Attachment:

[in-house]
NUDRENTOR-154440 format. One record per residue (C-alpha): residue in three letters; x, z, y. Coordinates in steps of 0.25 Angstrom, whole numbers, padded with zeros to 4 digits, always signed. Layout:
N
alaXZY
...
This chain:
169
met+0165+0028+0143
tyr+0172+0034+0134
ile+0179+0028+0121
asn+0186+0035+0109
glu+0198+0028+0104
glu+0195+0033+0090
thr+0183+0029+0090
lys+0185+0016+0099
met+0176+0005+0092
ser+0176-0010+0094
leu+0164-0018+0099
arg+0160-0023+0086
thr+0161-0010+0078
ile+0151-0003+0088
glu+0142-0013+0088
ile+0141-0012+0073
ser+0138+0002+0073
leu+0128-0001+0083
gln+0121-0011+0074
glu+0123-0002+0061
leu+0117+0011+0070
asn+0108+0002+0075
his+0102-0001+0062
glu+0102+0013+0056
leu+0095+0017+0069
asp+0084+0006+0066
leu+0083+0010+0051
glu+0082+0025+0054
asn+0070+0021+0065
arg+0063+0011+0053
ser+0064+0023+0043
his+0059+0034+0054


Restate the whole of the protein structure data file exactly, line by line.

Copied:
[in-house]
NUDRENTOR-154440 format. One record per residue (C-alpha): residue in three letters; x, z, y. Coordinates in steps of 0.25 Angstrom, whole numbers, padded with zeros to 4 digits, always signed. Layout:
N
alaXZY
...
This chain:
169
met+0165+0028+0143
tyr+0172+0034+0134
ile+0179+0028+0121
asn+0186+0035+0109
glu+0198+0028+0104
glu+0195+0033+0090
thr+0183+0029+0090
lys+0185+0016+0099
met+0176+0005+0092
ser+0176-0010+0094
leu+0164-0018+0099
arg+0160-0023+0086
thr+0161-0010+0078
ile+0151-0003+0088
glu+0142-0013+0088
ile+0141-0012+0073
ser+0138+0002+0073
leu+0128-0001+0083
gln+0121-0011+0074
glu+0123-0002+0061
leu+0117+0011+0070
asn+0108+0002+0075
his+0102-0001+0062
glu+0102+0013+0056
leu+0095+0017+0069
asp+0084+0006+0066
leu+0083+0010+0051
glu+0082+0025+0054
asn+0070+0021+0065
arg+0063+0011+0053
ser+0064+0023+0043
his+0059+0034+0054